Then discover why research suggests that a combination of good nutrition with social, mental and physical activity may be more beneficial in improving or maintaining our brain function – memory, cognition and slowing down brain ageing. We will also touch on which herbs and supplements may boost that grey matter.
There are lifestyle habits that you can adopt to maintain or potentially improve your health as you age. These habits, spanning four categories — physical health and exercise, diet and nutrition, cognitive activity, and social engagement — can help keep your body and brain healthy and potentially reduce your risk of cognitive decline.
Research has suggested that combining good nutrition with mental, social and physical activities may have a greater benefit in maintaining or improving brain health than any single activity. At the Alzheimer’s Association International Conference® 2014, a two-year clinical trial of older adults at risk for cognitive impairment showed that a combination of physical activity, nutritional guidance, cognitive training, social activities and management of heart health risk factors slowed cognitive decline.
Embrace lifestyle habits that improve your overall health, such as exercising, consuming a nutritious diet, and staying cognitively and socially active — science suggests these may support brain health as well. It’s never too late to make changes to achieve a healthier lifestyle — or too early to start.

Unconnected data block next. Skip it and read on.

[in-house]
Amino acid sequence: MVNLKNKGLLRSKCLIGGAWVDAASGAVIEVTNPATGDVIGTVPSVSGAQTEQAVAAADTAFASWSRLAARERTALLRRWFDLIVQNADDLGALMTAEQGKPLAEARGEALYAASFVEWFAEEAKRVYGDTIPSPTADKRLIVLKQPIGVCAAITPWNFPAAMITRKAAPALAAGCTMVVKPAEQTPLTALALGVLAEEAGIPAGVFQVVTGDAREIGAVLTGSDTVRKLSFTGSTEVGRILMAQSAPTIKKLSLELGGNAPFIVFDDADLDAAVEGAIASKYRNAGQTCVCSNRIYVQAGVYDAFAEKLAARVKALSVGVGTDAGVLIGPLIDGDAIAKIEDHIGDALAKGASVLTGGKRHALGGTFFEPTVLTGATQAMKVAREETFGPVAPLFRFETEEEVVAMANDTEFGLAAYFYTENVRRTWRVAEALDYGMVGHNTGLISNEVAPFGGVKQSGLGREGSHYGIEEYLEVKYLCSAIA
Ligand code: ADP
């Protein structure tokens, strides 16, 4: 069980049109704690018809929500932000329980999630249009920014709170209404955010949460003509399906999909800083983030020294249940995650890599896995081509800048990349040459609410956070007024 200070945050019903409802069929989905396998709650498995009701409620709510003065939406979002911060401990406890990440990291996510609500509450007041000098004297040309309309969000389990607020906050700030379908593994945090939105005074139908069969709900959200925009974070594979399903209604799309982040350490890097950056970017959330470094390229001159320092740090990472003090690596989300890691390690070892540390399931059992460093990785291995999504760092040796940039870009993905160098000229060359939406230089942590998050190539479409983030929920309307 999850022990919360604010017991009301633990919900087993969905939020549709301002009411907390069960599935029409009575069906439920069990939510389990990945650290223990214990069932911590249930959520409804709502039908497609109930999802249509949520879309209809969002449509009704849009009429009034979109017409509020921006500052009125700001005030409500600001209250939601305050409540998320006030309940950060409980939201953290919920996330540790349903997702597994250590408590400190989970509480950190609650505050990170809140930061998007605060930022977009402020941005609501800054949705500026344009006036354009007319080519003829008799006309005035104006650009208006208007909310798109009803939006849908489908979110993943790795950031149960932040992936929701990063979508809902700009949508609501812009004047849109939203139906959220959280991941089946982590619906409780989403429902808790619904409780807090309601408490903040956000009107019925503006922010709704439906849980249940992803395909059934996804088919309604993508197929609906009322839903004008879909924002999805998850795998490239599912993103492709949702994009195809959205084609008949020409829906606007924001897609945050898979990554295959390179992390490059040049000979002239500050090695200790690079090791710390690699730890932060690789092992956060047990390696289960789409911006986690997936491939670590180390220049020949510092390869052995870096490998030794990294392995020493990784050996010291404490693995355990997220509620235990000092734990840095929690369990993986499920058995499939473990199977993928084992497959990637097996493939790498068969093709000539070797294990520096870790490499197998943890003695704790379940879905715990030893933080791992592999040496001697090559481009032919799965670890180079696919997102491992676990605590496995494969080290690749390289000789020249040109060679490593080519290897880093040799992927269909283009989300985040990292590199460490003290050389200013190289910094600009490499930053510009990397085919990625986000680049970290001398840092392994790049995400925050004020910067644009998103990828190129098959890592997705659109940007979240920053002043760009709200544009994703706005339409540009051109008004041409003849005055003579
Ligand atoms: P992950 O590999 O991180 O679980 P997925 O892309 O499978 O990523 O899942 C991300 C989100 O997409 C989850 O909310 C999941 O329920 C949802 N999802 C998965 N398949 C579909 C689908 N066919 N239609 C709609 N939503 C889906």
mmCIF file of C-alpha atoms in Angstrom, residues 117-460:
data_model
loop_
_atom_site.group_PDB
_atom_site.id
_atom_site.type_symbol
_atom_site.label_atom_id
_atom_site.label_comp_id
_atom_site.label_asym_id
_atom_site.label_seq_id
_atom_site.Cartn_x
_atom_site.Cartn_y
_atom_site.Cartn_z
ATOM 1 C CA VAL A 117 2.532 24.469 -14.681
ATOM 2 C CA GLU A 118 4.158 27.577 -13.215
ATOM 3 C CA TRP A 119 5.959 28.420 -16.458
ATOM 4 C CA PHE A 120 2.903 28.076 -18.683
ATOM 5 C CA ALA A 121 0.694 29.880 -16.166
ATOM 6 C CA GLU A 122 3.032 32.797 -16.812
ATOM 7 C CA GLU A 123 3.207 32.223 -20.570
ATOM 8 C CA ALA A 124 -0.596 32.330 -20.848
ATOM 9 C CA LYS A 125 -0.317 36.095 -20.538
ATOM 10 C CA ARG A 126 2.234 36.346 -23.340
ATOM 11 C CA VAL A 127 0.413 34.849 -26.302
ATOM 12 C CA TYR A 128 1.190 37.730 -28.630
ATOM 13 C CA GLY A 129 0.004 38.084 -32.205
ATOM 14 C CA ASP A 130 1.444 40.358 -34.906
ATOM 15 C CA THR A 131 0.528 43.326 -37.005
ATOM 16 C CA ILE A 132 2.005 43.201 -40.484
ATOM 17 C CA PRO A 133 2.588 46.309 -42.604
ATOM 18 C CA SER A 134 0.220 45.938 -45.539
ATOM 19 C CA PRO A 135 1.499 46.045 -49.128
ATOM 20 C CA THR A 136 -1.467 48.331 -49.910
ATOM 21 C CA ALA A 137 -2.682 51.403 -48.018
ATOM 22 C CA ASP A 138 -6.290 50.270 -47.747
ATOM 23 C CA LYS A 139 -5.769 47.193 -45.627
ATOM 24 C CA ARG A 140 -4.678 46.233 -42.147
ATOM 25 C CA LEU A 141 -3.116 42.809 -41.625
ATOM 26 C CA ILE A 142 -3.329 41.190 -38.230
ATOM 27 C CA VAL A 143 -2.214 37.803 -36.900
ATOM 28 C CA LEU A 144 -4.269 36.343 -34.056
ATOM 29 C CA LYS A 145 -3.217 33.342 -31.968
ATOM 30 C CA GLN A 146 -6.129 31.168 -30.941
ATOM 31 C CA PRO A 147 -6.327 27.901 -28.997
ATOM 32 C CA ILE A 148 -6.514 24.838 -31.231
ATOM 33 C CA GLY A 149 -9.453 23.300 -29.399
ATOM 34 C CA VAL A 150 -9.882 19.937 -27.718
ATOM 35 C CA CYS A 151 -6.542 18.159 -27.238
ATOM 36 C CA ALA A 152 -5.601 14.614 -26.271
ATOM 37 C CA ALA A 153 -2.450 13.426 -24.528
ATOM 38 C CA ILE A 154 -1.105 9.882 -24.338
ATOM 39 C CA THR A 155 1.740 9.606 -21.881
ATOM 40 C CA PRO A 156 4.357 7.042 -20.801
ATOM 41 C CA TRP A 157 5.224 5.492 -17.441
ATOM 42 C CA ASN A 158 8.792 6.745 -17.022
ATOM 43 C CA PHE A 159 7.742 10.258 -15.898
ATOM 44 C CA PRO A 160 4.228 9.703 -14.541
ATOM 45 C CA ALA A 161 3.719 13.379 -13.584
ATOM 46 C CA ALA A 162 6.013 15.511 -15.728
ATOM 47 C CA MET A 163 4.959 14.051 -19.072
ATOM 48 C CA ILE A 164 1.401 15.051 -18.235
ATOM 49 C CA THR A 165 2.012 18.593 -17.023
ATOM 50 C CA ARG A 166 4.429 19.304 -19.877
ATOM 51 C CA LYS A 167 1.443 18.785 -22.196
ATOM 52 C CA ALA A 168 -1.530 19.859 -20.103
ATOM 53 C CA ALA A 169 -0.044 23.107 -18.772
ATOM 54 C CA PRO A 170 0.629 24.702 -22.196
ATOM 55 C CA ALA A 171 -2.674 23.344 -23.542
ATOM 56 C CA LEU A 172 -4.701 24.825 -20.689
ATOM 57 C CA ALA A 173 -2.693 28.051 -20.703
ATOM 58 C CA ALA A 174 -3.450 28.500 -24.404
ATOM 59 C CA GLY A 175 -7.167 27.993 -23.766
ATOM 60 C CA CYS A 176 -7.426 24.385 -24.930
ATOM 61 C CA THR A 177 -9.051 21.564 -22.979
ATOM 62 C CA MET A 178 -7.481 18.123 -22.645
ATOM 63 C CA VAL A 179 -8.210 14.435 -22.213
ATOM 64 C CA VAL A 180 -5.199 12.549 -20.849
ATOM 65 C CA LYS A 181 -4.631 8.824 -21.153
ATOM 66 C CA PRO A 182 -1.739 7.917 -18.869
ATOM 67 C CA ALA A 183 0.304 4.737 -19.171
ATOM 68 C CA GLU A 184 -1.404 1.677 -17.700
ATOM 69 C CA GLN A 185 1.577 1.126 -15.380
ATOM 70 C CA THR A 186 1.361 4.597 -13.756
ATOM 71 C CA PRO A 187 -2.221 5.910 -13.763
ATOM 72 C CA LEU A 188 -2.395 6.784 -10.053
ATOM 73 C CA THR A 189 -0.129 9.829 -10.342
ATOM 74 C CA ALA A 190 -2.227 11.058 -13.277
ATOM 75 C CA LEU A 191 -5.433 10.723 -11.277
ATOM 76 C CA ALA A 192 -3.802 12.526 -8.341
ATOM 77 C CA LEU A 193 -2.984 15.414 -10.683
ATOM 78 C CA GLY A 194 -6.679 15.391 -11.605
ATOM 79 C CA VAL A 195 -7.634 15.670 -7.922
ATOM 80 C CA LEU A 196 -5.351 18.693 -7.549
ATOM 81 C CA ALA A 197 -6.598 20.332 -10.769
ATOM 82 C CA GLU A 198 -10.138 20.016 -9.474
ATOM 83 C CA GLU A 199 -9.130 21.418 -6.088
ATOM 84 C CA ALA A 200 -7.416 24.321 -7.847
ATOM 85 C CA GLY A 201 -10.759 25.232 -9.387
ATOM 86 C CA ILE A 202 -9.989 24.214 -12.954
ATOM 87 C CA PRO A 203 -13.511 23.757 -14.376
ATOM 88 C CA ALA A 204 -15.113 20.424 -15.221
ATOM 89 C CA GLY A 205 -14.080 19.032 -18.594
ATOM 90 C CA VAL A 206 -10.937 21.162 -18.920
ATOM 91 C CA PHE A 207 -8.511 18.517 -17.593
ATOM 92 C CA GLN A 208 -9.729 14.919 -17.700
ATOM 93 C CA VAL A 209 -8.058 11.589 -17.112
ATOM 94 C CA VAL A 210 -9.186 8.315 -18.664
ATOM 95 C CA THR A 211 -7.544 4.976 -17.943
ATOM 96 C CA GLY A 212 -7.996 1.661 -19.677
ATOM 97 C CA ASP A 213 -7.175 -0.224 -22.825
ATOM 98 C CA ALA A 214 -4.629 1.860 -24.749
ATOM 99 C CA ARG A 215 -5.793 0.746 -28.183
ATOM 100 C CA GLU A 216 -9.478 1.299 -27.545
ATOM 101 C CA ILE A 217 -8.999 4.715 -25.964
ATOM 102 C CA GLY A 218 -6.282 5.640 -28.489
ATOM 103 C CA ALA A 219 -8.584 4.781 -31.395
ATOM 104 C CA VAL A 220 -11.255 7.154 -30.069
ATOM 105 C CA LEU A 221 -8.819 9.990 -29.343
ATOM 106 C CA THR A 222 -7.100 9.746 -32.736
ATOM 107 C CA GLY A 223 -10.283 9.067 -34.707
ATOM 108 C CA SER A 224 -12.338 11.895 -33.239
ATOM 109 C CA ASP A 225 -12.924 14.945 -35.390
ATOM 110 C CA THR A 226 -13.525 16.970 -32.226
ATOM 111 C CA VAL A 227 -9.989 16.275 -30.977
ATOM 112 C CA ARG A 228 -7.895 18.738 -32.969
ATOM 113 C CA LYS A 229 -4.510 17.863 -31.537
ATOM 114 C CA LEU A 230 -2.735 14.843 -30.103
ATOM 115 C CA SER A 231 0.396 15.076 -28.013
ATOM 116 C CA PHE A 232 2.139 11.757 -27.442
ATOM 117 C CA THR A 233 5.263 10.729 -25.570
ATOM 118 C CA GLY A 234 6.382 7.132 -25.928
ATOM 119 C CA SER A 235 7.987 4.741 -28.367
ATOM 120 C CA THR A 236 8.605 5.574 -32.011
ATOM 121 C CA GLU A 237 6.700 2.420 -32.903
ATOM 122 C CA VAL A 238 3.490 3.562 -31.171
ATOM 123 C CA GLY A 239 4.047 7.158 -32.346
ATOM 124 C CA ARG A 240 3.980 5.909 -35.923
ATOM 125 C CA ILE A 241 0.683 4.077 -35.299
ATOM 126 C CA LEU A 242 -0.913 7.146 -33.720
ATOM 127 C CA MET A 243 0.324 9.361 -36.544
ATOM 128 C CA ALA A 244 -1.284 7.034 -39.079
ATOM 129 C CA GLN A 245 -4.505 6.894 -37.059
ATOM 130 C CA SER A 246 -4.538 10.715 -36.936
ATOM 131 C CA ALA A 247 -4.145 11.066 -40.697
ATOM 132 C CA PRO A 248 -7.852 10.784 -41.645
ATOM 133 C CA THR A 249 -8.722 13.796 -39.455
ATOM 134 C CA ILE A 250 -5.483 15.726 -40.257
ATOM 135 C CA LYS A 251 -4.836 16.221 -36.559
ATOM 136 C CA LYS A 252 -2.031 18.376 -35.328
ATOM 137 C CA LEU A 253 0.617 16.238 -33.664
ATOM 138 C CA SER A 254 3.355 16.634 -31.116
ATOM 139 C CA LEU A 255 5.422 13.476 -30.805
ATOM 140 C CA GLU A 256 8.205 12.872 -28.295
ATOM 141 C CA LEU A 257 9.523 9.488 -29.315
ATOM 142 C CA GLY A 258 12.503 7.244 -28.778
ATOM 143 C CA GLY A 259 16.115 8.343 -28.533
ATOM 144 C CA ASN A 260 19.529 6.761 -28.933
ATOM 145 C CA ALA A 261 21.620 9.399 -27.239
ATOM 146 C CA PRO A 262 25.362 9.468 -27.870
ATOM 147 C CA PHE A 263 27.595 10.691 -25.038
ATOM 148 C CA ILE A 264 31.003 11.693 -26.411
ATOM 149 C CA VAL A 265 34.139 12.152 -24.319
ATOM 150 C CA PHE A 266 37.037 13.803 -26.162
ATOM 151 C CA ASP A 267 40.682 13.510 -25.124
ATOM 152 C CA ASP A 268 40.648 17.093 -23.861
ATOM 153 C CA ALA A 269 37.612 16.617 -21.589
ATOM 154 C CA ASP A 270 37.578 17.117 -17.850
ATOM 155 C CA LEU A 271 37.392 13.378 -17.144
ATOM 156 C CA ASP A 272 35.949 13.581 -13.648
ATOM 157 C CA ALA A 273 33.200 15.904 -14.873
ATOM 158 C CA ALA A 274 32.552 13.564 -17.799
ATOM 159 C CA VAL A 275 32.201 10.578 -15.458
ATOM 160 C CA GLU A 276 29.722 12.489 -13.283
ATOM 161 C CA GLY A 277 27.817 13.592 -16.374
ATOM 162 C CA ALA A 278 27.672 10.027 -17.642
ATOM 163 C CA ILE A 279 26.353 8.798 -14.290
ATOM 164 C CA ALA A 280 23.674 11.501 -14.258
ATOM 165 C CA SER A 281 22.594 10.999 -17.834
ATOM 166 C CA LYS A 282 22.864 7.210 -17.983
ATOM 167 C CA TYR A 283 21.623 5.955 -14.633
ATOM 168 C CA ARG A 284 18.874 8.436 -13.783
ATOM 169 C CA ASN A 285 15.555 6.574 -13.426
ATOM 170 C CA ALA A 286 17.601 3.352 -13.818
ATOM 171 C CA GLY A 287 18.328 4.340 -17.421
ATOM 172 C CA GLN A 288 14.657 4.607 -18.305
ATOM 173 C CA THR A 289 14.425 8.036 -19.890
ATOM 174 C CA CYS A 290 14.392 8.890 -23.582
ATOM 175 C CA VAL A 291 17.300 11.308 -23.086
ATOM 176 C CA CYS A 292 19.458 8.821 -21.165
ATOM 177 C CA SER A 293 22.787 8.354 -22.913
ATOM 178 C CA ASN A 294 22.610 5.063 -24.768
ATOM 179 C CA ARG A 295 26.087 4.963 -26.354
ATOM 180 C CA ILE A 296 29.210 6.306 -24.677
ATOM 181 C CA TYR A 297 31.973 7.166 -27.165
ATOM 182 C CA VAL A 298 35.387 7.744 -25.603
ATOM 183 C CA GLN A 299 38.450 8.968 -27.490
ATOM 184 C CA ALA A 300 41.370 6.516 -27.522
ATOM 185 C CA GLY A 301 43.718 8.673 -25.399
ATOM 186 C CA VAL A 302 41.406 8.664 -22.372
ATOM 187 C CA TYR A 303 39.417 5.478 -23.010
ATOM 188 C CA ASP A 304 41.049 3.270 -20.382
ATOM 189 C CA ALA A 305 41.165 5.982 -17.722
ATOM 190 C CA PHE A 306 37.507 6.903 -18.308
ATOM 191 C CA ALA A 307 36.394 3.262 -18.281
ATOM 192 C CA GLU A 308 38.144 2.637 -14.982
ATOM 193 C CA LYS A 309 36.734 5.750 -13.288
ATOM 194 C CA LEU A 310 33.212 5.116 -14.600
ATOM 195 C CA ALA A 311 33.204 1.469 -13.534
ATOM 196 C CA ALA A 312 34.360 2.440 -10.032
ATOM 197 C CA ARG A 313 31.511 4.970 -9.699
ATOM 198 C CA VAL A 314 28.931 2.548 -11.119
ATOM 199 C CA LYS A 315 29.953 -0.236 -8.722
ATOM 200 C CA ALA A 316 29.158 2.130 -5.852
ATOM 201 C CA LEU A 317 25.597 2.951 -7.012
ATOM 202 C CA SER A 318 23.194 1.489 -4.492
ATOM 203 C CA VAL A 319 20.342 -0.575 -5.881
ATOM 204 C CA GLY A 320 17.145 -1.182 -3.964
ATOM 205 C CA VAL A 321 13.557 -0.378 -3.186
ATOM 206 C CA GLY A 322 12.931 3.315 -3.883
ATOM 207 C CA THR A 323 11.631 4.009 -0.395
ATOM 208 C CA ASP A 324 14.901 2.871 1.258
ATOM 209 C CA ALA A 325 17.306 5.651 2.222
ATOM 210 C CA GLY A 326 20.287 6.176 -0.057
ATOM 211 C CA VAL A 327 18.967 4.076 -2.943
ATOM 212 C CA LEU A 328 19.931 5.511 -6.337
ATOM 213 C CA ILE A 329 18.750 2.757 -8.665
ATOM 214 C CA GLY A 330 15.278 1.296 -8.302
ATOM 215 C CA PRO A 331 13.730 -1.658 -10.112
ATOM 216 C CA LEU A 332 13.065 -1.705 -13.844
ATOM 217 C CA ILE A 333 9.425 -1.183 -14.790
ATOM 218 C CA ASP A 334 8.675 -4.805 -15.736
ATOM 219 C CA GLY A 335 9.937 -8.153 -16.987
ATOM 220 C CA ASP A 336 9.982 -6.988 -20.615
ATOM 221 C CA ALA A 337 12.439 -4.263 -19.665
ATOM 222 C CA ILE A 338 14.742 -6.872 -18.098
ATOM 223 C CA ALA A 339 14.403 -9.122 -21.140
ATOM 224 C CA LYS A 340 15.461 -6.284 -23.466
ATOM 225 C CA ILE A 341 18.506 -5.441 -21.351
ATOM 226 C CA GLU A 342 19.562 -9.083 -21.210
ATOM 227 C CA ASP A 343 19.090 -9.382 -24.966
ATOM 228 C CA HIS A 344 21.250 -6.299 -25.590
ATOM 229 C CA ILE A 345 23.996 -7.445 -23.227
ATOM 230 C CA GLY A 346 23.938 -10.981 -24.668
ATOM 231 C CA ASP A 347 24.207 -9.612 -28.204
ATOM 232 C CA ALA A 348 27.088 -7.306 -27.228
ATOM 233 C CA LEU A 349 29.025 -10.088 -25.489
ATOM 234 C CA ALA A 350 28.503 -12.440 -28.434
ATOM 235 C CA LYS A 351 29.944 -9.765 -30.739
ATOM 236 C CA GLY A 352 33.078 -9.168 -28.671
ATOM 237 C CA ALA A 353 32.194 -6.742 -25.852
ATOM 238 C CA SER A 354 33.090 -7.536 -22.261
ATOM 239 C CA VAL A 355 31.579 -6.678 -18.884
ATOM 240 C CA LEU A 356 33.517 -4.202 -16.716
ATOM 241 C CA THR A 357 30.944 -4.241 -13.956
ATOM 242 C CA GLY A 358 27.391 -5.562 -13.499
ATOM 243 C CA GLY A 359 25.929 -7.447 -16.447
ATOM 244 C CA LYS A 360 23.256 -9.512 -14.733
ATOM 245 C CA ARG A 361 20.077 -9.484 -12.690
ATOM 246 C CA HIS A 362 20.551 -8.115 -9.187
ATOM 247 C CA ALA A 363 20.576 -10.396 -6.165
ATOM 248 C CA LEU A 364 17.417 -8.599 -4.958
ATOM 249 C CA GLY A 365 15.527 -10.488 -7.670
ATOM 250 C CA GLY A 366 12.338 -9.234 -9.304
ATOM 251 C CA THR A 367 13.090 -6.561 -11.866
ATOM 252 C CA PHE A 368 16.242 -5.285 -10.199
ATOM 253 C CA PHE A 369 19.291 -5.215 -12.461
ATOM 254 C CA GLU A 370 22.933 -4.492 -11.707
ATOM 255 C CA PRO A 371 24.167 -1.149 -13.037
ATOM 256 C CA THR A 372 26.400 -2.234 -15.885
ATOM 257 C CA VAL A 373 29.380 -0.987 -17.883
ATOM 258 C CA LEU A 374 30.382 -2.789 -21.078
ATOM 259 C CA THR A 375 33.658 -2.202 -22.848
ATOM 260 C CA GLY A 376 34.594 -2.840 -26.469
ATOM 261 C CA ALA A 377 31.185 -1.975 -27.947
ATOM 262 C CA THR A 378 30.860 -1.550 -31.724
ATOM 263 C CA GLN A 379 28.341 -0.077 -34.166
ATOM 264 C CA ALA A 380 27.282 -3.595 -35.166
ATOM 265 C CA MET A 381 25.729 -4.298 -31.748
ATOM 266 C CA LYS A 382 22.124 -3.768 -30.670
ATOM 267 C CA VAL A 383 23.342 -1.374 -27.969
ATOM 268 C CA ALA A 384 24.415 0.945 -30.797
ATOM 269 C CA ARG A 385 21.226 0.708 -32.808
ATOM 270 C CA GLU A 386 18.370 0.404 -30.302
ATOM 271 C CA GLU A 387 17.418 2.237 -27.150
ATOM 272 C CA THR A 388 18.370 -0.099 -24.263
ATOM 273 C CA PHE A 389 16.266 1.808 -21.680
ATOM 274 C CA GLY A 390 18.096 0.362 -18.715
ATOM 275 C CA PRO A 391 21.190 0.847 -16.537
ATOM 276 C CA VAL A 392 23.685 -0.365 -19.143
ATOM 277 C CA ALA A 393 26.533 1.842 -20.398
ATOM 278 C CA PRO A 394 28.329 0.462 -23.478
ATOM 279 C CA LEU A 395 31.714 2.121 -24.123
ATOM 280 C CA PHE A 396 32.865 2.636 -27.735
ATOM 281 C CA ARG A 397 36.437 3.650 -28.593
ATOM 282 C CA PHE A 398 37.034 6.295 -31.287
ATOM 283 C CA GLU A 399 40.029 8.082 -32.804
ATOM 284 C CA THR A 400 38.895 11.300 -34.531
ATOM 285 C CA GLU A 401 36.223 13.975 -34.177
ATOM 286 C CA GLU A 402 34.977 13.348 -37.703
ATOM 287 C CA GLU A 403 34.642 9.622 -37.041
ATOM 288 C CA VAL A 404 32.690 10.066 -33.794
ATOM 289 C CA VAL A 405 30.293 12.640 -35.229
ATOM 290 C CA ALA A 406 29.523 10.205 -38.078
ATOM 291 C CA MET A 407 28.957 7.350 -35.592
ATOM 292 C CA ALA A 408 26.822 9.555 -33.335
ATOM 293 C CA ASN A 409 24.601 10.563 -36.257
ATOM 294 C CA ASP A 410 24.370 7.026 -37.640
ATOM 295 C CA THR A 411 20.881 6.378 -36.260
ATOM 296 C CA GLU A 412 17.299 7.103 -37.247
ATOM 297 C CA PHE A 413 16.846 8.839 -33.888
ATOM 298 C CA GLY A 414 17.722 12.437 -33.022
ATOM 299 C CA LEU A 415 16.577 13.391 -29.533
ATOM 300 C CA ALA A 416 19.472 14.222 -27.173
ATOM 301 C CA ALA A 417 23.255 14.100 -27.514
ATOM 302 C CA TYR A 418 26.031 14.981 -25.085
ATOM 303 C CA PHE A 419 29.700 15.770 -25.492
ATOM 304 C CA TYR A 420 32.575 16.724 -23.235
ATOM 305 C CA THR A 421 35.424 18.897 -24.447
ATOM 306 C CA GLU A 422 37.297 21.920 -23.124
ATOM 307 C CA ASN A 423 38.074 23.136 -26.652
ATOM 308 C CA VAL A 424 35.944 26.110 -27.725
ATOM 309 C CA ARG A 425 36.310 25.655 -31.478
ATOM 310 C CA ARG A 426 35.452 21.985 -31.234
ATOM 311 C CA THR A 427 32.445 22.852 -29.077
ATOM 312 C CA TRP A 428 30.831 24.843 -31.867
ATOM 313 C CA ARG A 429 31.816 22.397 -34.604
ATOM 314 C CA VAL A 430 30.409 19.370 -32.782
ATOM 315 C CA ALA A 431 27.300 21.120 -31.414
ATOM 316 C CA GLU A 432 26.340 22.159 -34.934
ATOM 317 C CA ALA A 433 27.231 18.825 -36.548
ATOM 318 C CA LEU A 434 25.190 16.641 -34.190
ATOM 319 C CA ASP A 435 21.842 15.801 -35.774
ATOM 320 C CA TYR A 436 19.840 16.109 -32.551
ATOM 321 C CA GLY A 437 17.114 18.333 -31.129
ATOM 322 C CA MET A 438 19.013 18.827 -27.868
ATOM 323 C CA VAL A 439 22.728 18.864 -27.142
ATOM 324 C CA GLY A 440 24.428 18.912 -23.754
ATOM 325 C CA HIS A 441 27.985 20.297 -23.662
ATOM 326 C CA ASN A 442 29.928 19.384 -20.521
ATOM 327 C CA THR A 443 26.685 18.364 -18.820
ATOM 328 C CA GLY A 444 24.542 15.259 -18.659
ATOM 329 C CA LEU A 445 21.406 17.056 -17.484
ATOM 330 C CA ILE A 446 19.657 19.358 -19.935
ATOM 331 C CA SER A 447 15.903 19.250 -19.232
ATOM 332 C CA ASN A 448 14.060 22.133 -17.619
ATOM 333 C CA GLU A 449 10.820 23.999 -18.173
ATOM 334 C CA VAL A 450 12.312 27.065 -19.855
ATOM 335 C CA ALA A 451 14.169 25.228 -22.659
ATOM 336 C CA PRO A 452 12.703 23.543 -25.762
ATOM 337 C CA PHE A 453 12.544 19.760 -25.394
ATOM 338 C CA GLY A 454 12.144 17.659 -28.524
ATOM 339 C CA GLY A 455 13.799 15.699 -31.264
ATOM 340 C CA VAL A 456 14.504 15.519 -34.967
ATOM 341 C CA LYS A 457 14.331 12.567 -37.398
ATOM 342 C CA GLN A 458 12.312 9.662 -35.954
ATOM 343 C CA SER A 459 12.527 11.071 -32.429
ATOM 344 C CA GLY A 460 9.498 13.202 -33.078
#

Physical activity is a valuable part of any overall body wellness plan and is associated with a lower risk of cognitive decline. If it’s safe for you, engage in cardiovascular exercise to elevate your heart rate. This will increase the blood flow to your brain and body, providing additional nourishment while reducing potential dementia risk factors such as high blood pressure, diabetes and high cholesterol.
Consider physical activities that may also be mentally or socially engaging, such as walking with a friend, taking a dance class, joining an exercise group or golfing. Incorporating activities and healthy exercise habits at a young age will allow you to enjoy the lifelong benefits of regular physical activity. However, it’s never too late to start — making healthy choices at any age is beneficial to your well-being. Always consult your doctor before starting any new exercise program.
Adopt a healthy diet